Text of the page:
Matias Ignacio Miranda Pérez, Resilient Infrastructure and Climate Governance consultant

“Beyond the international agenda, low and middle-income countries, and even developing countries, should be concerned about achieving sustainable and resilient infrastructure, especially in critical services. The private sector that does not support this goal will experience and bear the costs of inaction in sustainable infrastructure, either through direct losses or a reduction in business opportunities due to the effects of climate change. To involve the private sector in sustainable infrastructure initiatives, the first step is to clearly and specifically outline the possible losses resulting from inaction in every economic sector. This requires ongoing research and studies. Secondly, countries and DFIs should take sustainable infrastructure more seriously, essentially meaning they need to “put their money where their mouths are”. Moreover, one of the most crucial aspects is to establish a governance system for sustainable infrastructure similar to the Public Investment System used in 19 countries in Latin America and the Caribbean for public infrastructure. This governance system should be guided by international organizations, creating an environment where the public and private sectors can cooperate, share information, and enforce the application of sustainable infrastructure standards, requirements, and methodologies to achieve specific sustainable goals.”

Okan Altaşlı, Private Sector Partnership Coordinator
Okan Altaşlı, Private Sector Partnership Coordinator

“The lack of well-functioning market mechanisms and paying bankable end users are often key obstacles to raising project finance for infrastructure projects in developing countries. Traditionally the World Bank and other DFIs have been the source of long-term funding for infrastructure projects in the developing world which have limited their impact due to the immense size of the financing needed to tackle the problem. The use of loan guarantees and credit insurance have been used as a tool, but the size of funds allocated for these instruments has been limited when compared to direct lending. However, loan guarantees and credit insurance can play a much bigger role and provide risk coverage for project finance loans by the private sector for sustainable infrastructure projects. In some cases, such as hydrogen use as a fuel, the public sector or industries in the developed world can also be partial off-takers of the output of the projects thus providing a boost to the bankability of the projects.”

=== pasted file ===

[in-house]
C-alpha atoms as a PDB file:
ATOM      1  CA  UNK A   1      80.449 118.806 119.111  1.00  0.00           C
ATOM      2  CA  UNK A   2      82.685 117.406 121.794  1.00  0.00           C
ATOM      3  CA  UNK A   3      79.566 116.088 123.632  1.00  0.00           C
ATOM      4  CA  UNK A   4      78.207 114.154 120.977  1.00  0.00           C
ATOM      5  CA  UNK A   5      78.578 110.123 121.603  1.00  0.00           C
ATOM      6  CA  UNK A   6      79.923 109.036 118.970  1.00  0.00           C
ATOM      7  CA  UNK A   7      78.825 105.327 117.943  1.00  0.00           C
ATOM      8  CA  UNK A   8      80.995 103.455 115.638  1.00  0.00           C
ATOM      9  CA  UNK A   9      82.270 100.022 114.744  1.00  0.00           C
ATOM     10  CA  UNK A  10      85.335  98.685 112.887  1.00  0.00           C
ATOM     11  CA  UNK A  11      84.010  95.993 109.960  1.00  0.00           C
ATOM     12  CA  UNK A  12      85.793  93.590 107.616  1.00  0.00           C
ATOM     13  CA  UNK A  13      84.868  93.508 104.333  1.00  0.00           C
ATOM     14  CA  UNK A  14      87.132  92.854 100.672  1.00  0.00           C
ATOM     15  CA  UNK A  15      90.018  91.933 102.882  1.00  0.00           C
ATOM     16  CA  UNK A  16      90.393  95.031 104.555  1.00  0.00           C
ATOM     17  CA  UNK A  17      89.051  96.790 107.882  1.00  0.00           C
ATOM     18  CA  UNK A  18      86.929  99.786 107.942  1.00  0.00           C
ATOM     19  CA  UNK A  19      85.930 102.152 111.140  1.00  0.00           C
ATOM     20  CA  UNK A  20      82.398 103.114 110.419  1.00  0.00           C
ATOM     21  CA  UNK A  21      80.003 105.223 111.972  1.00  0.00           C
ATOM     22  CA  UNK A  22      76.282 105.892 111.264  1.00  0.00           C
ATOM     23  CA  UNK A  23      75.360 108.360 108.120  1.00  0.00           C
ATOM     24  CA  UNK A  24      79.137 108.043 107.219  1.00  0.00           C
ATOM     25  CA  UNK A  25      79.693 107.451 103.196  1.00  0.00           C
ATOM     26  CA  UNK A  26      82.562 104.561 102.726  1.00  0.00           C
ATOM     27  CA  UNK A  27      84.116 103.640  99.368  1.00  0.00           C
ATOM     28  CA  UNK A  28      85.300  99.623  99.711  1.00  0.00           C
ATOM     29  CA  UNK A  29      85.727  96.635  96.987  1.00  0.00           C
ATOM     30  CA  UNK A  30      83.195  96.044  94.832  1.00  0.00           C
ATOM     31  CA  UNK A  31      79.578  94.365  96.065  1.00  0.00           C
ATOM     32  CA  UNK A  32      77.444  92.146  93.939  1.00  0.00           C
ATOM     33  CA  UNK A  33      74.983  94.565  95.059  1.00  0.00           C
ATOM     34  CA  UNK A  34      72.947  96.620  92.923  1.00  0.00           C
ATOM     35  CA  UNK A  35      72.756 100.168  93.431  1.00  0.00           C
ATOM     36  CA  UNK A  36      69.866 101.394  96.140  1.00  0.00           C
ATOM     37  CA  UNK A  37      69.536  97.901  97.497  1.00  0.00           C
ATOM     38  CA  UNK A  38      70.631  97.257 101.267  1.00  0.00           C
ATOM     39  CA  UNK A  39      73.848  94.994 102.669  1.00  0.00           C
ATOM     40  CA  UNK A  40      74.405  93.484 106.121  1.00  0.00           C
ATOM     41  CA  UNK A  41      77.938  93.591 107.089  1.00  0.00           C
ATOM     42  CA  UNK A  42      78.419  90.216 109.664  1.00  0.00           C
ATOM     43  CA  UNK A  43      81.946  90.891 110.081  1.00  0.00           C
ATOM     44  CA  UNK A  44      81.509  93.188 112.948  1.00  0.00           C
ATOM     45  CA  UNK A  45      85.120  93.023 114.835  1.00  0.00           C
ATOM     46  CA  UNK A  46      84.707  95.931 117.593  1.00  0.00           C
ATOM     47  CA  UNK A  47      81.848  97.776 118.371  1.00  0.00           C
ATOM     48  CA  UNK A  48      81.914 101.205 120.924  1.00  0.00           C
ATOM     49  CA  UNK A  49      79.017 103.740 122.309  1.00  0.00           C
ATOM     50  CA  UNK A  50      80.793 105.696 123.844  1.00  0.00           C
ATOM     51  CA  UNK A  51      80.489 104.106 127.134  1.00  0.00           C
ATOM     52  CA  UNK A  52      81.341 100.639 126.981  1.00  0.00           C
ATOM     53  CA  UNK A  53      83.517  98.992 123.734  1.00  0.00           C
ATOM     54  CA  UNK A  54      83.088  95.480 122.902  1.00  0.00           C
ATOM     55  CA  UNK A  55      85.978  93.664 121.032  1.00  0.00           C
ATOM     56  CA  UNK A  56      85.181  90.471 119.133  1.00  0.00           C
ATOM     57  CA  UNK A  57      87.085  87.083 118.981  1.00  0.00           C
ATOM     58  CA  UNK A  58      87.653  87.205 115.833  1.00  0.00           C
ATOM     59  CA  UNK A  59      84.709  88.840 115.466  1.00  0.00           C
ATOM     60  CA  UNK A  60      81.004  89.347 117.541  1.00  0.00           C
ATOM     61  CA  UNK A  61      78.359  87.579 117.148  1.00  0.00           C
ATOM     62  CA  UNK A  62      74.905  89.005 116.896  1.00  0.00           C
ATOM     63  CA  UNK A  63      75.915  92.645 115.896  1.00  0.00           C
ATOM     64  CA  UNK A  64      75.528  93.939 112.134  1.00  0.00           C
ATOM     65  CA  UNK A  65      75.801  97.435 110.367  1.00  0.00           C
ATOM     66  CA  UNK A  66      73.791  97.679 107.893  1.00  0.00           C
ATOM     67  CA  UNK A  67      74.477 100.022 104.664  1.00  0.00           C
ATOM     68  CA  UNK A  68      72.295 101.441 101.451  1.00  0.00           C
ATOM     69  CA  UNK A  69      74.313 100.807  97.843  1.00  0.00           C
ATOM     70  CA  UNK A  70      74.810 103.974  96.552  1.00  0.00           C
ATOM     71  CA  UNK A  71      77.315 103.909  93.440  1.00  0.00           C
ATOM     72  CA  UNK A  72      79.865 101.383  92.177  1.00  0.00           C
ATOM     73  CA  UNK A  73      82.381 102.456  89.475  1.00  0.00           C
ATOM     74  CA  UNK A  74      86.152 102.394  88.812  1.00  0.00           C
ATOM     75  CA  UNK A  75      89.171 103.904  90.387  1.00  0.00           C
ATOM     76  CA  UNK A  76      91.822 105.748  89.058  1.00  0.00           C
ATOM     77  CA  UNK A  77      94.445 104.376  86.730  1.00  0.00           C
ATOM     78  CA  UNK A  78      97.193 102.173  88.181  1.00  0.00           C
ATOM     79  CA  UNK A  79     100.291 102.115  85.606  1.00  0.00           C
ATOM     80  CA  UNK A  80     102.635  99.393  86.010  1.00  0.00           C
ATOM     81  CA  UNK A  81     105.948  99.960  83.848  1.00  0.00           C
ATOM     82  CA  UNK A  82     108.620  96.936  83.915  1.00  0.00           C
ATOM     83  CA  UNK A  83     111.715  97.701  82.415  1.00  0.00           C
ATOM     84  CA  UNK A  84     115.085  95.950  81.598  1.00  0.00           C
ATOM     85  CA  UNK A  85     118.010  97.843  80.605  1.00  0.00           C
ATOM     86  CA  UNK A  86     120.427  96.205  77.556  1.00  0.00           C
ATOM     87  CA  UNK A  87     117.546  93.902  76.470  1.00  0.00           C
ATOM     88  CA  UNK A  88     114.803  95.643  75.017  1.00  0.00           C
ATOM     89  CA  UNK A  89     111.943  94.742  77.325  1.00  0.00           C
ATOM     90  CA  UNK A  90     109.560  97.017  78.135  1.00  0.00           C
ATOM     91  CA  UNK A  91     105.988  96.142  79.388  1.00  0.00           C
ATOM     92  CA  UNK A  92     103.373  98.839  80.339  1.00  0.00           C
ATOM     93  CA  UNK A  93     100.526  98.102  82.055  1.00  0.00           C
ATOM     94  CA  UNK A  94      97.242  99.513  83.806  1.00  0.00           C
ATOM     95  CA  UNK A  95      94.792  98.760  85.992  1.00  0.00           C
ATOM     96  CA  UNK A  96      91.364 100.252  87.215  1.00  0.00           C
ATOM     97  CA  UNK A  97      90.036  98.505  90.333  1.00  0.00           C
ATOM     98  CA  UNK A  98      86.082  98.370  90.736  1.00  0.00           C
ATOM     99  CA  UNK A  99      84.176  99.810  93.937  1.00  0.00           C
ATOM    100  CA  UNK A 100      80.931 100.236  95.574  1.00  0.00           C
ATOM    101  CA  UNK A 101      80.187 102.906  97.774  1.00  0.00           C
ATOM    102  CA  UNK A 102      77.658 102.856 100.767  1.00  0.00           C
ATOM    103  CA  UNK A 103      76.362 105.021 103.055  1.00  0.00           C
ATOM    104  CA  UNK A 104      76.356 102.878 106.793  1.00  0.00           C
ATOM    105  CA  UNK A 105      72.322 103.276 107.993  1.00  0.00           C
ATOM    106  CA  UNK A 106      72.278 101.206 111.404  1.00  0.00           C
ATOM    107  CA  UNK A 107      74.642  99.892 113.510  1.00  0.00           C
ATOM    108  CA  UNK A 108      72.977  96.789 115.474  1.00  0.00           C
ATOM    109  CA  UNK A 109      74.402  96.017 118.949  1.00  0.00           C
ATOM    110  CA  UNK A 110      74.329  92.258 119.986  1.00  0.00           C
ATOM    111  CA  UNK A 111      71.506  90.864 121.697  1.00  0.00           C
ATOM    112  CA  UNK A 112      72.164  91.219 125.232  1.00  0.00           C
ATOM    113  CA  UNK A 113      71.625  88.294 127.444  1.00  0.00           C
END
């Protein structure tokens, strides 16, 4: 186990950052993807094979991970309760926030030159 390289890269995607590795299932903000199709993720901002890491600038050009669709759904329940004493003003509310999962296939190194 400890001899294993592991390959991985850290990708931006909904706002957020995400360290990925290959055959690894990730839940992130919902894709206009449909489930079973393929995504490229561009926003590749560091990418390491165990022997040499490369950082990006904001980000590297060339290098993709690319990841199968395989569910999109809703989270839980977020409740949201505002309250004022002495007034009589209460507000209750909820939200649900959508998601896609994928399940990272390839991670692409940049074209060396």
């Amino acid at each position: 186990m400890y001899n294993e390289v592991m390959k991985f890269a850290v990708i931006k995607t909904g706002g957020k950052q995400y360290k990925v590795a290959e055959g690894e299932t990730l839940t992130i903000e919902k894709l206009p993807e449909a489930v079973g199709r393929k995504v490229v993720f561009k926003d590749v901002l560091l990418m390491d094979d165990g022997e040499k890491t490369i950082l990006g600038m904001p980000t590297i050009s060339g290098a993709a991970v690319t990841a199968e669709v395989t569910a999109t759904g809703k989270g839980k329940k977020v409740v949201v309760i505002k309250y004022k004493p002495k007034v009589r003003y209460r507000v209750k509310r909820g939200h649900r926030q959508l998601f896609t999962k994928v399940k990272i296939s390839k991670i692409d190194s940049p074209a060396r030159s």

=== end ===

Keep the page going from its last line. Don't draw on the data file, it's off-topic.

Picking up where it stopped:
David Yates, consultant in transition economies
David Yates, consultant in transition economies

“Recent studies show the wealth gap between the Northern developed world and the less developed countries in the Global South has to some extent stabilized, yet the wealth gap between the rich and poor internally in developing countries has increased. This does raise the question as to how the existing aid has been managed. Inequalities remain as the biggest threat to sustainable development. Political, human rights, and COVID-19 situations in particular have slowed development growth globally. Therefore the need to re-ignite those drivers for sustainable development and to find equitable conditions for growth is as essential as ever. Inequalities exist in developing nations primarily though gender, age, race, political class, religion. These factors are clear obstacles to opportunities as well as hindering social and economic development. Investments that empower the poorest by reducing the inhibiting characteristics of soft or hard regressionist cultural or political policies seem to be one key solution to providing Sustainable Development Infrastructure through the independence and freedom of aid recipients as the principal goal of development policy.”

See also: Advantages and disadvantages of carbon credits | Experts’ Opinions